Students earn an academic and religious education at faith-based preschools, which are often found connected to places of worship or private religious schools. Children will be involved in activities and learning with like-minded students, which will aid in involvement and feelings of inclusiveness. Programs that are part of private schools usually cost more for tuition and sometimes require uniforms.

High/Scope Approach

When this program was introduced, it targeted at-risk, urban children who were at an early-learning disadvantage. One of the lesser-known preschool approaches, the High/Scope approach gives children highly individualized attention and care. The students do most of their core academic work on a computer with teacher-selected, age appropriate software. Students are taught the basics like language, literacy, and numbers, but they also learn how to interact with other students and how to take initiative with their own education.

Language immersion

These preschools teach children the core subjects needed for starting kindergarten just like any other preschool—just in another language. It is believed that starting a child in a full immersion program while they are young will help them pick up the tongue faster and better than waiting until junior high or high school. The second language is introduced in a way that helps strengthen a child’s understanding of the English language while also developing an appreciation for two different cultures.


Teachers in Montessori preschools are guides and observers to their highly independent students. Children learn by engaging in activities at five stations: practical life, sensorial, language arts, math and geometry, and cultural subjects. Each station is within clear view of the others so students take in many subjects at once. Reading, like all Montessori subjects, is introduced individually to each child at his or her own pace. Classes aren’t separated by age and older children act as teachers to younger students. If possible, observe a classroom before enrolling your child; the Montessori name isn’t trademarked and can be used by any preschool.


Play-based preschools are essentially daycares with a more structured, timed day. Children learn through interaction and activities with other children, but play is more emphasized than work. Children who attend play-based preschools are sometimes not prepared for the academics students encounter in kindergarten, though studies show that children make up the time easily and quickly.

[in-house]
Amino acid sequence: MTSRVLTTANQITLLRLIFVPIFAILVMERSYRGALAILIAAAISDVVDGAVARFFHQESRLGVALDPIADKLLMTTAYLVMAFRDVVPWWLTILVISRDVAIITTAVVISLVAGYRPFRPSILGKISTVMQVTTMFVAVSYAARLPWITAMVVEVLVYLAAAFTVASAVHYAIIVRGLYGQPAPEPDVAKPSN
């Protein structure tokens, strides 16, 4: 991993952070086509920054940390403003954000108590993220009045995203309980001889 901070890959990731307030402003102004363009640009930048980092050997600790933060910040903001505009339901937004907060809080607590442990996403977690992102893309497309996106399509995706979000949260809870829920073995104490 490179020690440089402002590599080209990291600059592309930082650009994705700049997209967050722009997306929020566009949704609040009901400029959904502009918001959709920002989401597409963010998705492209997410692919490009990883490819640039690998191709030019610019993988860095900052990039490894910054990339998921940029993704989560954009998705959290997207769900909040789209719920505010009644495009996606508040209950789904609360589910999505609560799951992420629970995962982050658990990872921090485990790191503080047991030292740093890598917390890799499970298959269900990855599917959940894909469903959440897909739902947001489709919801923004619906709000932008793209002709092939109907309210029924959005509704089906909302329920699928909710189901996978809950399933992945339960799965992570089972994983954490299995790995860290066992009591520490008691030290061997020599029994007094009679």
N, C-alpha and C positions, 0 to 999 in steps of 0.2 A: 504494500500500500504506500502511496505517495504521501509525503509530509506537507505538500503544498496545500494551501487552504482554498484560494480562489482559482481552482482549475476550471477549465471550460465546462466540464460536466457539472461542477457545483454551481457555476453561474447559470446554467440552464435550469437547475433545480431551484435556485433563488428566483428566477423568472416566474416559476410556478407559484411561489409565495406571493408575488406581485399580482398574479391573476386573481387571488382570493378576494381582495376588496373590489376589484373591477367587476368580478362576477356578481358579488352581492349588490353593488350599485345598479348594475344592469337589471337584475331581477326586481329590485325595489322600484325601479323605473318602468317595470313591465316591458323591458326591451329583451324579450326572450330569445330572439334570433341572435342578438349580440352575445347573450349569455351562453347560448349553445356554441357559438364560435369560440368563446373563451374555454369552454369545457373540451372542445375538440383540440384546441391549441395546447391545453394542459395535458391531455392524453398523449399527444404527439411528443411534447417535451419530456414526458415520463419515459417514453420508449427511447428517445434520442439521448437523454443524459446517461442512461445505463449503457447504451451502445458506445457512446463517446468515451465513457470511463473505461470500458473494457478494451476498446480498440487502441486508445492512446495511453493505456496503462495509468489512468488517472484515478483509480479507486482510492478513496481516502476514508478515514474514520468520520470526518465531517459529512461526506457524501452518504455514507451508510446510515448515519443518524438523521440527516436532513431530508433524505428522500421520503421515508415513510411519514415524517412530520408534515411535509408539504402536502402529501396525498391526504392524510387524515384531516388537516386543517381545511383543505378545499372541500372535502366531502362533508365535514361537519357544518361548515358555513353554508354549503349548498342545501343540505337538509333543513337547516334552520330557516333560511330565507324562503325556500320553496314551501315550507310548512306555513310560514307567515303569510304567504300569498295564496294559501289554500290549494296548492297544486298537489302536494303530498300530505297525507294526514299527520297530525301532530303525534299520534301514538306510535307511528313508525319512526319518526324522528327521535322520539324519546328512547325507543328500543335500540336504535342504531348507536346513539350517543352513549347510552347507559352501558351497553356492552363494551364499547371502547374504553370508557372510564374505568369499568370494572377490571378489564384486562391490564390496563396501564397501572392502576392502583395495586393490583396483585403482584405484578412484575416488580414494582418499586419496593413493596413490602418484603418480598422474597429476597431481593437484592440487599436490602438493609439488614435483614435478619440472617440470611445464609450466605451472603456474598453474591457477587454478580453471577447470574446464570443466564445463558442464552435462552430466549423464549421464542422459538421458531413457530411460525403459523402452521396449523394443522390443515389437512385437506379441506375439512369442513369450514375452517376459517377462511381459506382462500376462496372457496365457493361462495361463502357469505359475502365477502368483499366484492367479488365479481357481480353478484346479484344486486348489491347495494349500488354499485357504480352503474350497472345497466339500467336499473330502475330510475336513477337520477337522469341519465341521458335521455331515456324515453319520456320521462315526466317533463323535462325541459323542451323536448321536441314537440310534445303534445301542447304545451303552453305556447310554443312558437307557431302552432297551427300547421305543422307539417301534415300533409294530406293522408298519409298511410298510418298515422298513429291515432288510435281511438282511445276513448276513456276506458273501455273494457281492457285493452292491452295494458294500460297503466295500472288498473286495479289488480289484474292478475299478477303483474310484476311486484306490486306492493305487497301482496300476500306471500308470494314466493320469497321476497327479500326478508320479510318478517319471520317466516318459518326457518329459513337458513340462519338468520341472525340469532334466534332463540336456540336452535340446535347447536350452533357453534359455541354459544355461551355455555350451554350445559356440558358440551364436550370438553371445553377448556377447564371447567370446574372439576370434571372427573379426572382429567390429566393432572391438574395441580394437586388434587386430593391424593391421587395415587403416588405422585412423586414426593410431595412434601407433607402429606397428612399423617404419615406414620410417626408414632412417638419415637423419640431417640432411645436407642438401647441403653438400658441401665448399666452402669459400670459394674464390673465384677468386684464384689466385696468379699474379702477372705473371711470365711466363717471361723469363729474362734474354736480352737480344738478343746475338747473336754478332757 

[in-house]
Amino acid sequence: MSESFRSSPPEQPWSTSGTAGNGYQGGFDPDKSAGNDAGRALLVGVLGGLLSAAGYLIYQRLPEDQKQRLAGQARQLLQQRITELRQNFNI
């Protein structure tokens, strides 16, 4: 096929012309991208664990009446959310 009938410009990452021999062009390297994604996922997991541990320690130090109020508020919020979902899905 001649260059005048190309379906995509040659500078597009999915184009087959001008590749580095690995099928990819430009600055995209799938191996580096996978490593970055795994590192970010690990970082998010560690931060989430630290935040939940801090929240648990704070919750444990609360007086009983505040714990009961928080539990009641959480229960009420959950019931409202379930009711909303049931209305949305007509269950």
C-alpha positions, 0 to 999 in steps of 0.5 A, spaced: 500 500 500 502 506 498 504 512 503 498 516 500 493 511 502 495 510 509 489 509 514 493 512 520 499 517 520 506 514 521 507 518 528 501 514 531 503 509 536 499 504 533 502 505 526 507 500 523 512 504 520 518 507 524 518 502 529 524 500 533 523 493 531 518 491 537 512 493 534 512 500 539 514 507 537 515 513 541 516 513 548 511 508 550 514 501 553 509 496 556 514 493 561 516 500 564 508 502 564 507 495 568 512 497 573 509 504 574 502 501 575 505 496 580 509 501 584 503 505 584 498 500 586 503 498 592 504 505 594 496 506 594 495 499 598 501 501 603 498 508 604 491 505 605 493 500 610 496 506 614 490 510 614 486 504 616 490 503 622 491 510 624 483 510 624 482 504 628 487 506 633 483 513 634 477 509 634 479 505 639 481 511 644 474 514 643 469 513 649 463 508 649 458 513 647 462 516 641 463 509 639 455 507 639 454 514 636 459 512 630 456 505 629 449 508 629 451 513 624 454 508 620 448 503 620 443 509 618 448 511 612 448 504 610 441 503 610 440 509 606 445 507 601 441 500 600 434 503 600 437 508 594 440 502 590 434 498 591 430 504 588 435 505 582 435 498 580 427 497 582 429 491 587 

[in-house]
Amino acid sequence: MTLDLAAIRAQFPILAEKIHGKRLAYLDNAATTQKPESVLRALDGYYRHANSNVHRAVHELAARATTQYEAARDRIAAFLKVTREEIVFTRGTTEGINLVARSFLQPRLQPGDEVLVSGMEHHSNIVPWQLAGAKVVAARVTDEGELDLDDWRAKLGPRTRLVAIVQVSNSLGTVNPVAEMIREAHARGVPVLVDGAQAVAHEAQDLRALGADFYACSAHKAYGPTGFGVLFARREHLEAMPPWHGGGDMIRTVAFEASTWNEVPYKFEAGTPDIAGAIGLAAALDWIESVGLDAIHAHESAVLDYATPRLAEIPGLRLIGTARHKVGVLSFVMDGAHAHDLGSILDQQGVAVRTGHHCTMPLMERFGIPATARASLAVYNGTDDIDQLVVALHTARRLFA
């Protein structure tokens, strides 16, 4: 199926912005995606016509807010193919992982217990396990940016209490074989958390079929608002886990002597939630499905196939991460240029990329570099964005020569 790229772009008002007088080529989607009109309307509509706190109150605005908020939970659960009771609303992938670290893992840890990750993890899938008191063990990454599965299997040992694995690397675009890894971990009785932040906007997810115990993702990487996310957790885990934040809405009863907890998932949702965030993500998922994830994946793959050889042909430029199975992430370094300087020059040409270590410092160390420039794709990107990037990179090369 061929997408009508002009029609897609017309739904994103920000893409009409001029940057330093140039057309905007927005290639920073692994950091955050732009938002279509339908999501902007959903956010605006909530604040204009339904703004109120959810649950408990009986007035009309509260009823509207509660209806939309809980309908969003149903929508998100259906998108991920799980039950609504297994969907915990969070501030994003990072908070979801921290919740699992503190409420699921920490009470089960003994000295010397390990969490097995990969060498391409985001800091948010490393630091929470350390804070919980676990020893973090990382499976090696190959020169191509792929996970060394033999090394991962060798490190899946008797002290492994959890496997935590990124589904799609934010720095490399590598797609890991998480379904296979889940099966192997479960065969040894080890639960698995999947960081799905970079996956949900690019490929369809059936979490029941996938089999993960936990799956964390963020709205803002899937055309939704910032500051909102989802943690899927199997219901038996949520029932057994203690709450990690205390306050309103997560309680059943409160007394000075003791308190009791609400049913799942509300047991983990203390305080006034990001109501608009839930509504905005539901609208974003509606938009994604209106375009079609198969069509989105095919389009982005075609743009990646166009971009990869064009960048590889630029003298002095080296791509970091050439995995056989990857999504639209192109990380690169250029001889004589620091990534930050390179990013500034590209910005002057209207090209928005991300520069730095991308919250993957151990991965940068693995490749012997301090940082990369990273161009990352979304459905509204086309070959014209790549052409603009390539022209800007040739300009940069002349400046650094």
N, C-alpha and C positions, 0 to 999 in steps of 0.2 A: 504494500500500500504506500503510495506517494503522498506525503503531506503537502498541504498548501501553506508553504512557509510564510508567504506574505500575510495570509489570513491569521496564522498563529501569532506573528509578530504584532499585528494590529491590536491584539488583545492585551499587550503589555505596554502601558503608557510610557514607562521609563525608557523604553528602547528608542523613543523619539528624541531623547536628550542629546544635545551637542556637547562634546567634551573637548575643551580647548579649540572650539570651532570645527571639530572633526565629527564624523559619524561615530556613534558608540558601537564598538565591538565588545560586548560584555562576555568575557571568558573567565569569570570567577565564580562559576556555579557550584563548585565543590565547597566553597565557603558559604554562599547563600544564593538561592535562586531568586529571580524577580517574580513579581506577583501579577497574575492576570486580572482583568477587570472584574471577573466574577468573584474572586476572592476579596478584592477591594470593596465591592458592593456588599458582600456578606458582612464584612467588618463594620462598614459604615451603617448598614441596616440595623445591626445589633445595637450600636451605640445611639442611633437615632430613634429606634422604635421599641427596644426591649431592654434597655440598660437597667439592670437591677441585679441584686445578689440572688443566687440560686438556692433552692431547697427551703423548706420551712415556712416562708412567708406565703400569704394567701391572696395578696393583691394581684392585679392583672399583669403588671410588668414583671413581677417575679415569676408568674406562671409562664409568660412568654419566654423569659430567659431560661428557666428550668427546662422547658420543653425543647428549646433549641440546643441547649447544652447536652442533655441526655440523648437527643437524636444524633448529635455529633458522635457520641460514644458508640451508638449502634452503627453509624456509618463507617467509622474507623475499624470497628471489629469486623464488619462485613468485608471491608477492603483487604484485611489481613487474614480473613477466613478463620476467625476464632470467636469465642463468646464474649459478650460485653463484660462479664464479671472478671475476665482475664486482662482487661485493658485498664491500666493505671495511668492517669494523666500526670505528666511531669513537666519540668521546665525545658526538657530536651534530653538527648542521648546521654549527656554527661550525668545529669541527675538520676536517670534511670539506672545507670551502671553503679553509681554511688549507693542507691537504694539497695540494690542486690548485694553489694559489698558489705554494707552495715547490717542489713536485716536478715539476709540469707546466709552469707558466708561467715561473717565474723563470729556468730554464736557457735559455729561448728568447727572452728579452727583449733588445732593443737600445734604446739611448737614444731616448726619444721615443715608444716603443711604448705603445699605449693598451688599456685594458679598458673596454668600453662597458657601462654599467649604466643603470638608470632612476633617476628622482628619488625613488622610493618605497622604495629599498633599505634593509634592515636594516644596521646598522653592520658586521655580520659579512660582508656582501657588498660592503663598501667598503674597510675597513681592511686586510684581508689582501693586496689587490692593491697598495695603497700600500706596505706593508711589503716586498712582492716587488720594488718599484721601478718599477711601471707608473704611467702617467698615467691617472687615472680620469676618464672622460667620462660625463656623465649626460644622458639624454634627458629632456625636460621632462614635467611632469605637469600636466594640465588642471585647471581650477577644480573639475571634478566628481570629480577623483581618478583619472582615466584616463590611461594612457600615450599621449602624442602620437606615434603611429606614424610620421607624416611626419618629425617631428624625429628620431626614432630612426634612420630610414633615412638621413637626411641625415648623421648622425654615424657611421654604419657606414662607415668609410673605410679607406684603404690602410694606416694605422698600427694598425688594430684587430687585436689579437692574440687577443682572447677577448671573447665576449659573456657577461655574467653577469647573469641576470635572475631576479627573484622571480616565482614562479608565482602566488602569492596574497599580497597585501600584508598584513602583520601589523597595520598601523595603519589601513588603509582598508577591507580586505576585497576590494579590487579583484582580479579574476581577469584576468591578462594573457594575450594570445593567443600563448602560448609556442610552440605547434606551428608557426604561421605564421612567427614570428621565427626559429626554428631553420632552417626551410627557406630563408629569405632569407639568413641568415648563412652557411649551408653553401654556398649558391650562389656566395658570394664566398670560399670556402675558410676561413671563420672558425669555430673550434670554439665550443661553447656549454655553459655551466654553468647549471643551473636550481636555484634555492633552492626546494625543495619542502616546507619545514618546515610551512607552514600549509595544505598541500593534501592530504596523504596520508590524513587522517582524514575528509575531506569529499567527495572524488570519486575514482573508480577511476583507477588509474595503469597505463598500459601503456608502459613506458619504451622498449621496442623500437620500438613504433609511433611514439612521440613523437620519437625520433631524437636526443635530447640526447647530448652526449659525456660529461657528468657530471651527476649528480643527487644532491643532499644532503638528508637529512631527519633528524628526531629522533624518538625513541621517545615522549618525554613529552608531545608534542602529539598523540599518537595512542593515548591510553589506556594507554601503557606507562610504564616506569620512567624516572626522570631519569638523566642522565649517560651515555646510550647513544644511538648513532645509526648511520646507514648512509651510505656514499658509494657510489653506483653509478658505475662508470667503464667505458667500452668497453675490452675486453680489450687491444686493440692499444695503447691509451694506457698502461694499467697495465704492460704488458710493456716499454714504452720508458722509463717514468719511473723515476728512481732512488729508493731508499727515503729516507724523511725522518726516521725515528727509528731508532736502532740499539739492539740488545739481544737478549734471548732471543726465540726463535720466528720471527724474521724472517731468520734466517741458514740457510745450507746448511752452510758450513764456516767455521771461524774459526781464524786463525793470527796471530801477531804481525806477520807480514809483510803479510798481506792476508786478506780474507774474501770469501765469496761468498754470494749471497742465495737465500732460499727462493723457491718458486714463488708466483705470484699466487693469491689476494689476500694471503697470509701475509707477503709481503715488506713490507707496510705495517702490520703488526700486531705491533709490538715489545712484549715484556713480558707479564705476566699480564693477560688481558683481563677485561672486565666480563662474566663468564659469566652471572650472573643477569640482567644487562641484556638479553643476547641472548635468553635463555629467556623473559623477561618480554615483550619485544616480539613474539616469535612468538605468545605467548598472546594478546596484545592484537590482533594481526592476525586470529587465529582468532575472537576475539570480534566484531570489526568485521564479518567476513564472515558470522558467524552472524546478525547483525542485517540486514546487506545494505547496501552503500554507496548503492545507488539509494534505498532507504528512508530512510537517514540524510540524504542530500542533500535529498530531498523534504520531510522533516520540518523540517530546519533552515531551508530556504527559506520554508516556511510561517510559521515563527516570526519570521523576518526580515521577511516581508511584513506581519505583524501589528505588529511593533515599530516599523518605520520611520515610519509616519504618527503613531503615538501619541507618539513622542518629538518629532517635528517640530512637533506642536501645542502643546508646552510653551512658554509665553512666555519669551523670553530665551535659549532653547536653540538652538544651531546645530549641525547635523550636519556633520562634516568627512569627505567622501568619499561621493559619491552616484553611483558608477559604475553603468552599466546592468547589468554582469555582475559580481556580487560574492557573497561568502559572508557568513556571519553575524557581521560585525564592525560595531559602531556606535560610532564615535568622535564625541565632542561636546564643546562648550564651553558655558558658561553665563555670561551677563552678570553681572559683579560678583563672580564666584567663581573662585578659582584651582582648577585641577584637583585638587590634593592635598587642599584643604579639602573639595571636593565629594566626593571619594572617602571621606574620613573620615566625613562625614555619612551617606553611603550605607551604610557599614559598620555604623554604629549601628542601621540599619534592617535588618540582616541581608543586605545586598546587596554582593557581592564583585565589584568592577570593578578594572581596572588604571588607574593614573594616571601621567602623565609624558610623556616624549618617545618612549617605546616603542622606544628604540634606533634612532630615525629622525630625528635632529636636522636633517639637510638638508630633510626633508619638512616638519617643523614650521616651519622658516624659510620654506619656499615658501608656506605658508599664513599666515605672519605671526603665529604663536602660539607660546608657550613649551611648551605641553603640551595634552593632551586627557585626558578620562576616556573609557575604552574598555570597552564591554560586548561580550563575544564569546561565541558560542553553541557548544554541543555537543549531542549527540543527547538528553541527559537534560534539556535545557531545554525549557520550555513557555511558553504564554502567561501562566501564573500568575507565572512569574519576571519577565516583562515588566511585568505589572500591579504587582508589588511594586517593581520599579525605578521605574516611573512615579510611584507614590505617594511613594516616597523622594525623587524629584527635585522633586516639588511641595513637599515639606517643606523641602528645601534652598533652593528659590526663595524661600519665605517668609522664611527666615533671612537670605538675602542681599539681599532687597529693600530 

Reggio Emilia

Children who attend a Reggio Emilia preschool are exposed to beautiful classrooms and highly individualized education plans. Named for the small Italian town where this approach was started, the program introduces children to longer projects rather than day-to-day schoolwork most children receive. Some of these projects take three weeks or longer to complete, which teaches children focus as well as fundamental subjects. Each child receives individualized, one-on-one attention from a teacher, though the child really sets his or her own pace in the program.


The Waldorf method is similar to that of the Montessori because it encourages learning by engaging all five senses. Academics aren’t stressed and reading is introduced through vocabulary and lessons in letters. Media such as computer games, television, and movies are strictly banned from Waldorf classrooms and snacks are typically nutritious and organic. The Waldorf method also teaches children about the connections between human life and nature, which teaches respect for the planet and can be used in their everyday life after leaving preschool.

It’s best to research preschools before enrollment begins, just as you would an elementary school. The different options cater to diverse parenting types and schedules, and some schools are better suited to individual personalities and varied learning levels. Children learn in different ways, and choosing the right preschool will provide the education most beneficial to them as they take steps toward elementary school

Upcoming Events

Loading upcoming events...